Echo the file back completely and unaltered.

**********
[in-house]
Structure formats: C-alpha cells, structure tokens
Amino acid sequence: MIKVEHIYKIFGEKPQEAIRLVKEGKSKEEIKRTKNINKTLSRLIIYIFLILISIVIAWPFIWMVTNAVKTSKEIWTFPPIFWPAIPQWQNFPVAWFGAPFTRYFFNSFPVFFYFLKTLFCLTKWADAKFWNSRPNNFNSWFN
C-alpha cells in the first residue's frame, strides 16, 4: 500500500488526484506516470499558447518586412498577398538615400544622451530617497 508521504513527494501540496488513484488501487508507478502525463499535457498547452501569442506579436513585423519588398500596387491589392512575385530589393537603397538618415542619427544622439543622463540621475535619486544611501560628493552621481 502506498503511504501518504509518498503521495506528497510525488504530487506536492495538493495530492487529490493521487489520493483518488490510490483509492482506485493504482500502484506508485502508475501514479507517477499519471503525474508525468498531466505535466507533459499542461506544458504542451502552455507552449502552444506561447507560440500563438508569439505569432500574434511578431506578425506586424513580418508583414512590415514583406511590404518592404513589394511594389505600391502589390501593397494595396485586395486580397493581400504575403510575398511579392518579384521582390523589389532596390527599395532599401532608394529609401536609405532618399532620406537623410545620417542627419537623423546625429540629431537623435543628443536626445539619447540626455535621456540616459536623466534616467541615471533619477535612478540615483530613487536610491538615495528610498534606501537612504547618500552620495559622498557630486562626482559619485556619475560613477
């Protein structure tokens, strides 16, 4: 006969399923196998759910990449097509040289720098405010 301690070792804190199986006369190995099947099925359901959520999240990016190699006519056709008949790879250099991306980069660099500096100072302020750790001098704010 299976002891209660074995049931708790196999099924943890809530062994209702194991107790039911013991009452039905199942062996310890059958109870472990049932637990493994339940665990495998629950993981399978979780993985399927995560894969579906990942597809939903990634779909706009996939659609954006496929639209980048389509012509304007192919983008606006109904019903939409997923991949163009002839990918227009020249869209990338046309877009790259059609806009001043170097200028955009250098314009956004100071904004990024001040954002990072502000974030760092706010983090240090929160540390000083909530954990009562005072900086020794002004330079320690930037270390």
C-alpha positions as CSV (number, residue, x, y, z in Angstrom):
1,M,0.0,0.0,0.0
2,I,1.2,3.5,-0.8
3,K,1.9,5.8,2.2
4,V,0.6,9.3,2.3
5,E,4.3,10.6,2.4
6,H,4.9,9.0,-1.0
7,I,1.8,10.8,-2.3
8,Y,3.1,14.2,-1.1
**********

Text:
[in-house]
Structure formats: C-alpha cells, structure tokens
Amino acid sequence: MIKVEHIYKIFGEKPQEAIRLVKEGKSKEEIKRTKNINKTLSRLIIYIFLILISIVIAWPFIWMVTNAVKTSKEIWTFPPIFWPAIPQWQNFPVAWFGAPFTRYFFNSFPVFFYFLKTLFCLTKWADAKFWNSRPNNFNSWFN
C-alpha cells in the first residue's frame, strides 16, 4: 500500500488526484506516470499558447518586412498577398538615400544622451530617497 508521504513527494501540496488513484488501487508507478502525463499535457498547452501569442506579436513585423519588398500596387491589392512575385530589393537603397538618415542619427544622439543622463540621475535619486544611501560628493552621481 502506498503511504501518504509518498503521495506528497510525488504530487506536492495538493495530492487529490493521487489520493483518488490510490483509492482506485493504482500502484506508485502508475501514479507517477499519471503525474508525468498531466505535466507533459499542461506544458504542451502552455507552449502552444506561447507560440500563438508569439505569432500574434511578431506578425506586424513580418508583414512590415514583406511590404518592404513589394511594389505600391502589390501593397494595396485586395486580397493581400504575403510575398511579392518579384521582390523589389532596390527599395532599401532608394529609401536609405532618399532620406537623410545620417542627419537623423546625429540629431537623435543628443536626445539619447540626455535621456540616459536623466534616467541615471533619477535612478540615483530613487536610491538615495528610498534606501537612504547618500552620495559622498557630486562626482559619485556619475560613477
């Protein structure tokens, strides 16, 4: 006969399923196998759910990449097509040289720098405010 301690070792804190199986006369190995099947099925359901959520999240990016190699006519056709008949790879250099991306980069660099500096100072302020750790001098704010 299976002891209660074995049931708790196999099924943890809530062994209702194991107790039911013991009452039905199942062996310890059958109870472990049932637990493994339940665990495998629950993981399978979780993985399927995560894969579906990942597809939903990634779909706009996939659609954006496929639209980048389509012509304007192919983008606006109904019903939409997923991949163009002839990918227009020249869209990338046309877009790259059609806009001043170097200028955009250098314009956004100071904004990024001040954002990072502000974030760092706010983090240090929160540390000083909530954990009562005072900086020794002004330079320690930037270390």
C-alpha positions as CSV (number, residue, x, y, z in Angstrom):
1,M,0.0,0.0,0.0
2,I,1.2,3.5,-0.8
3,K,1.9,5.8,2.2
4,V,0.6,9.3,2.3
5,E,4.3,10.6,2.4
6,H,4.9,9.0,-1.0
7,I,1.8,10.8,-2.3
8,Y,3.1,14.2,-1.1